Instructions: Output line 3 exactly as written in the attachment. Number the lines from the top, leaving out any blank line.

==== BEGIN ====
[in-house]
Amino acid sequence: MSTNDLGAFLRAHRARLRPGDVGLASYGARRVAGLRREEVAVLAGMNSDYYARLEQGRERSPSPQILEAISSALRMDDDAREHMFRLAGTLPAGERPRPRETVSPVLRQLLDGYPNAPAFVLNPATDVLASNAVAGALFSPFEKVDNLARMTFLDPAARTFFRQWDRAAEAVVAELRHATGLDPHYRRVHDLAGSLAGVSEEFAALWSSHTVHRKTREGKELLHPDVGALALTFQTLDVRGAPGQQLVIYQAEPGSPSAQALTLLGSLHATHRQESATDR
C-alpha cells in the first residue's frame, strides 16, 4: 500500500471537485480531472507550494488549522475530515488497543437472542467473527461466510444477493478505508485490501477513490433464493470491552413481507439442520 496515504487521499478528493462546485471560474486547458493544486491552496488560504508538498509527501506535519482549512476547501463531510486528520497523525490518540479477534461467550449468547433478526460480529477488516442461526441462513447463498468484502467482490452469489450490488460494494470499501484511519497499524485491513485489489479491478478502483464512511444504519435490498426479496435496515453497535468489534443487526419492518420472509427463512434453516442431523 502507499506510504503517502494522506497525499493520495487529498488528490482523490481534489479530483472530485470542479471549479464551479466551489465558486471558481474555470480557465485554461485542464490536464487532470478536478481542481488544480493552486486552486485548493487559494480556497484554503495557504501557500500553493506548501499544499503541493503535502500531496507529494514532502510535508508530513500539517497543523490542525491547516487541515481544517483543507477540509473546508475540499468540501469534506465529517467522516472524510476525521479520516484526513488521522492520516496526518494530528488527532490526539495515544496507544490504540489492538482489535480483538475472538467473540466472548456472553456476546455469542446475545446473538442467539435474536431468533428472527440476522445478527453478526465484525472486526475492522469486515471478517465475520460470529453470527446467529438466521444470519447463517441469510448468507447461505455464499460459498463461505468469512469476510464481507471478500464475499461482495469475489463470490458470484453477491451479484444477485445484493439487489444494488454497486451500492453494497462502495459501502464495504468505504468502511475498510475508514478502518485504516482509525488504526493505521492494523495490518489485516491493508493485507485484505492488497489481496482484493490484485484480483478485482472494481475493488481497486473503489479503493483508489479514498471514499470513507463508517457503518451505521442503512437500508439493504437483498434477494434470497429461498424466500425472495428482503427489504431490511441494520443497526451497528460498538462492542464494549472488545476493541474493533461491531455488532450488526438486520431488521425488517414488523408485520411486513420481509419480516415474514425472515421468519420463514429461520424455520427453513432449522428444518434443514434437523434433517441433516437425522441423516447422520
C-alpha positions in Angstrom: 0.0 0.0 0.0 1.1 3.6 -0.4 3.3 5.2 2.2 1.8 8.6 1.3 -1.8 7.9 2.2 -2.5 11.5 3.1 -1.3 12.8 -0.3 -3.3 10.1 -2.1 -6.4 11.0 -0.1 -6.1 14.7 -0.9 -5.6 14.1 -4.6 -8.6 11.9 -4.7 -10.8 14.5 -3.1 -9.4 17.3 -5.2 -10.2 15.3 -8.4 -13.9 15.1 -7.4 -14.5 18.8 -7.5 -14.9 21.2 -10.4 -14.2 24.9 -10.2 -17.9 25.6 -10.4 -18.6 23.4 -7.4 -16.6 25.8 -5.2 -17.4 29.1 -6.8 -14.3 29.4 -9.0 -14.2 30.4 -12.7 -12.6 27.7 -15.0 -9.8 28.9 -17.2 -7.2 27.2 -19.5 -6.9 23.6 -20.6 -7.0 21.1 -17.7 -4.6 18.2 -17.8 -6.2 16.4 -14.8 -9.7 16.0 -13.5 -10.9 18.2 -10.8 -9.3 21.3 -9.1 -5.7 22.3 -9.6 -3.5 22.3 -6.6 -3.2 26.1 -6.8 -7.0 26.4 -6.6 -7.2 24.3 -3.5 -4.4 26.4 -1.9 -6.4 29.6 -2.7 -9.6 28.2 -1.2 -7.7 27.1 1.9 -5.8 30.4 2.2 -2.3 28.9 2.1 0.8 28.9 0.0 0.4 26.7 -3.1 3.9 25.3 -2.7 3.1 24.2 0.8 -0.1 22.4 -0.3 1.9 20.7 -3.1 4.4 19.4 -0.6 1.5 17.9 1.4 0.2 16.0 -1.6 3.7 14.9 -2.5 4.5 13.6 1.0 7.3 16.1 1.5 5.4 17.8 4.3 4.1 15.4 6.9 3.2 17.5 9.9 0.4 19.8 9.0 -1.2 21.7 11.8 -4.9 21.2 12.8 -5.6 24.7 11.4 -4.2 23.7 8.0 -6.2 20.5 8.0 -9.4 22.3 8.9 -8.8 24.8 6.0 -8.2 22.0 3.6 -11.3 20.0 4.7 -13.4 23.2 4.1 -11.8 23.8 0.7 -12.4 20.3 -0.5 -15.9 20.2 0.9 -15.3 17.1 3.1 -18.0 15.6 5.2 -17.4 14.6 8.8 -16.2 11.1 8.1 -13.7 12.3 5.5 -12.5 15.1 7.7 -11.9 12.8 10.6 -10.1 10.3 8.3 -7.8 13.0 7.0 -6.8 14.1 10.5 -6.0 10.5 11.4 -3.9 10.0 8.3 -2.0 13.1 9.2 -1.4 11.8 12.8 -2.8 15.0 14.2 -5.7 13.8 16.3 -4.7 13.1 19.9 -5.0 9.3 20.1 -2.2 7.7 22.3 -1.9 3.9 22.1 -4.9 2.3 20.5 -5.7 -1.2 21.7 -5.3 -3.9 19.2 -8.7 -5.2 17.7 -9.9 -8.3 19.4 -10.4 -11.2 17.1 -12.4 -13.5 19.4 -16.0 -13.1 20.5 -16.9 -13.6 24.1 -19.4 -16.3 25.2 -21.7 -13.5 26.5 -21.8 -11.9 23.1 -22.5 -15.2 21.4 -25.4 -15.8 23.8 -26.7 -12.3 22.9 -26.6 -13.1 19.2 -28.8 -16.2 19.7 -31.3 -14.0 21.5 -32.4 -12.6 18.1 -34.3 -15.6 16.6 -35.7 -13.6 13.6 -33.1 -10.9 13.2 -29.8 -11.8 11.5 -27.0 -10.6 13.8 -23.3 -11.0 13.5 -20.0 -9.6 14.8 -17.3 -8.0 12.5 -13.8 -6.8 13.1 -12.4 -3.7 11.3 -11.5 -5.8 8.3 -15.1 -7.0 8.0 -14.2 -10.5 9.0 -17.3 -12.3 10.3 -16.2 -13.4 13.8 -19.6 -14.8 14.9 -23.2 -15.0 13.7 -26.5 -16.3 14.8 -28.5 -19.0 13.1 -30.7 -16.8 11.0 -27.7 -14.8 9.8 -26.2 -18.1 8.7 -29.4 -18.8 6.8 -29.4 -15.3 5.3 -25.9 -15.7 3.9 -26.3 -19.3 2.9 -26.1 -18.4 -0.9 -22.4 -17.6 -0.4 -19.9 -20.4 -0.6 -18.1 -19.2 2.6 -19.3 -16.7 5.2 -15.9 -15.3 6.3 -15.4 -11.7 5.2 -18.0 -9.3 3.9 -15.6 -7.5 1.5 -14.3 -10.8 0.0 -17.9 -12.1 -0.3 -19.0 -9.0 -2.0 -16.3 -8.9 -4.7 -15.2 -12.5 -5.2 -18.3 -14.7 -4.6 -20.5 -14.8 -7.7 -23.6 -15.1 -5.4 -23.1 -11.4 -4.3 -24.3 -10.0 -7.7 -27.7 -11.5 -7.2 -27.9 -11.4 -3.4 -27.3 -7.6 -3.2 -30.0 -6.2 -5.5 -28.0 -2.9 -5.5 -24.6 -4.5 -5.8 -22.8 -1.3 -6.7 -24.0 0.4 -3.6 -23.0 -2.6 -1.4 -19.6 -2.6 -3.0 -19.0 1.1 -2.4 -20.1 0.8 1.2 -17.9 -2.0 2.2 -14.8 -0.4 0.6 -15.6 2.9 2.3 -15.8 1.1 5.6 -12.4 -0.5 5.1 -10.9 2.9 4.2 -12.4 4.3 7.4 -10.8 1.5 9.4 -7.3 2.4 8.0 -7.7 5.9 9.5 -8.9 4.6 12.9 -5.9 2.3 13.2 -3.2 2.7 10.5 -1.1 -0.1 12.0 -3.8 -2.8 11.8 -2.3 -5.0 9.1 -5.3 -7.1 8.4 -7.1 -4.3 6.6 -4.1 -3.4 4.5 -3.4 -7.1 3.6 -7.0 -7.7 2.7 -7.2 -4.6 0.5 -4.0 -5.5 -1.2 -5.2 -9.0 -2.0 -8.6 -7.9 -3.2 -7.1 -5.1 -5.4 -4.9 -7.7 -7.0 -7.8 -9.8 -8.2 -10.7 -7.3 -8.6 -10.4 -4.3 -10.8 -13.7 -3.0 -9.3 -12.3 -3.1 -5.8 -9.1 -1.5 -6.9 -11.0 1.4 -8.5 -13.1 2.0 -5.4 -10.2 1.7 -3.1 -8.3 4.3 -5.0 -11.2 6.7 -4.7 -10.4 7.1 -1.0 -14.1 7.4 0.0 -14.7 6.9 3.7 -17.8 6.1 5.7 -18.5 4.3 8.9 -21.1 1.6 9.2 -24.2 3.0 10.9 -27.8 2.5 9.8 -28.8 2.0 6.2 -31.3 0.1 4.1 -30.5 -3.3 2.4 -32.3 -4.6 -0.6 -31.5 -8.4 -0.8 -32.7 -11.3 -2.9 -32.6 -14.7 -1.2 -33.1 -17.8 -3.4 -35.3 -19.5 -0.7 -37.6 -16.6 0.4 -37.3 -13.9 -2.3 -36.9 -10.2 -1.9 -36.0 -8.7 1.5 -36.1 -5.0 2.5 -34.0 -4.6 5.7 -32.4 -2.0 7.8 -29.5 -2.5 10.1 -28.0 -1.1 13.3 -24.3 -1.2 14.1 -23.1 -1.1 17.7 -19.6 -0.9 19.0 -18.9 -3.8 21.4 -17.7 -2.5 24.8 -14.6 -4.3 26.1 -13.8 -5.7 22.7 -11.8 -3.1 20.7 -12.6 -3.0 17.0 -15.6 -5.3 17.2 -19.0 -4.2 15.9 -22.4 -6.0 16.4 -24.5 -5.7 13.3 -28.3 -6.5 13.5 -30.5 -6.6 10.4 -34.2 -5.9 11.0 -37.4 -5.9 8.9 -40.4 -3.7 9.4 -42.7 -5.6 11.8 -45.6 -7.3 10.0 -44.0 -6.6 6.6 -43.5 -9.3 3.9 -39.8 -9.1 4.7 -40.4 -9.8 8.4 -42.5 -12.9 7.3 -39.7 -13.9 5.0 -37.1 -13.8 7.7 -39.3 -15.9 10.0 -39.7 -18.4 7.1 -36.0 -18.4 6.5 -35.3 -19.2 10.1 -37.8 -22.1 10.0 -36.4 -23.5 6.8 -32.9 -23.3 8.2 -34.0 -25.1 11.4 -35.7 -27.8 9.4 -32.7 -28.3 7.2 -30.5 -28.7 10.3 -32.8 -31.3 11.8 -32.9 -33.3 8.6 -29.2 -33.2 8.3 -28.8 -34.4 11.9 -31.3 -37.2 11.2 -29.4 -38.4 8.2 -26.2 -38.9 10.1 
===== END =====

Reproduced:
C-alpha cells in the first residue's frame, strides 16, 4: 500500500471537485480531472507550494488549522475530515488497543437472542467473527461466510444477493478505508485490501477513490433464493470491552413481507439442520 496515504487521499478528493462546485471560474486547458493544486491552496488560504508538498509527501506535519482549512476547501463531510486528520497523525490518540479477534461467550449468547433478526460480529477488516442461526441462513447463498468484502467482490452469489450490488460494494470499501484511519497499524485491513485489489479491478478502483464512511444504519435490498426479496435496515453497535468489534443487526419492518420472509427463512434453516442431523 502507499506510504503517502494522506497525499493520495487529498488528490482523490481534489479530483472530485470542479471549479464551479466551489465558486471558481474555470480557465485554461485542464490536464487532470478536478481542481488544480493552486486552486485548493487559494480556497484554503495557504501557500500553493506548501499544499503541493503535502500531496507529494514532502510535508508530513500539517497543523490542525491547516487541515481544517483543507477540509473546508475540499468540501469534506465529517467522516472524510476525521479520516484526513488521522492520516496526518494530528488527532490526539495515544496507544490504540489492538482489535480483538475472538467473540466472548456472553456476546455469542446475545446473538442467539435474536431468533428472527440476522445478527453478526465484525472486526475492522469486515471478517465475520460470529453470527446467529438466521444470519447463517441469510448468507447461505455464499460459498463461505468469512469476510464481507471478500464475499461482495469475489463470490458470484453477491451479484444477485445484493439487489444494488454497486451500492453494497462502495459501502464495504468505504468502511475498510475508514478502518485504516482509525488504526493505521492494523495490518489485516491493508493485507485484505492488497489481496482484493490484485484480483478485482472494481475493488481497486473503489479503493483508489479514498471514499470513507463508517457503518451505521442503512437500508439493504437483498434477494434470497429461498424466500425472495428482503427489504431490511441494520443497526451497528460498538462492542464494549472488545476493541474493533461491531455488532450488526438486520431488521425488517414488523408485520411486513420481509419480516415474514425472515421468519420463514429461520424455520427453513432449522428444518434443514434437523434433517441433516437425522441423516447422520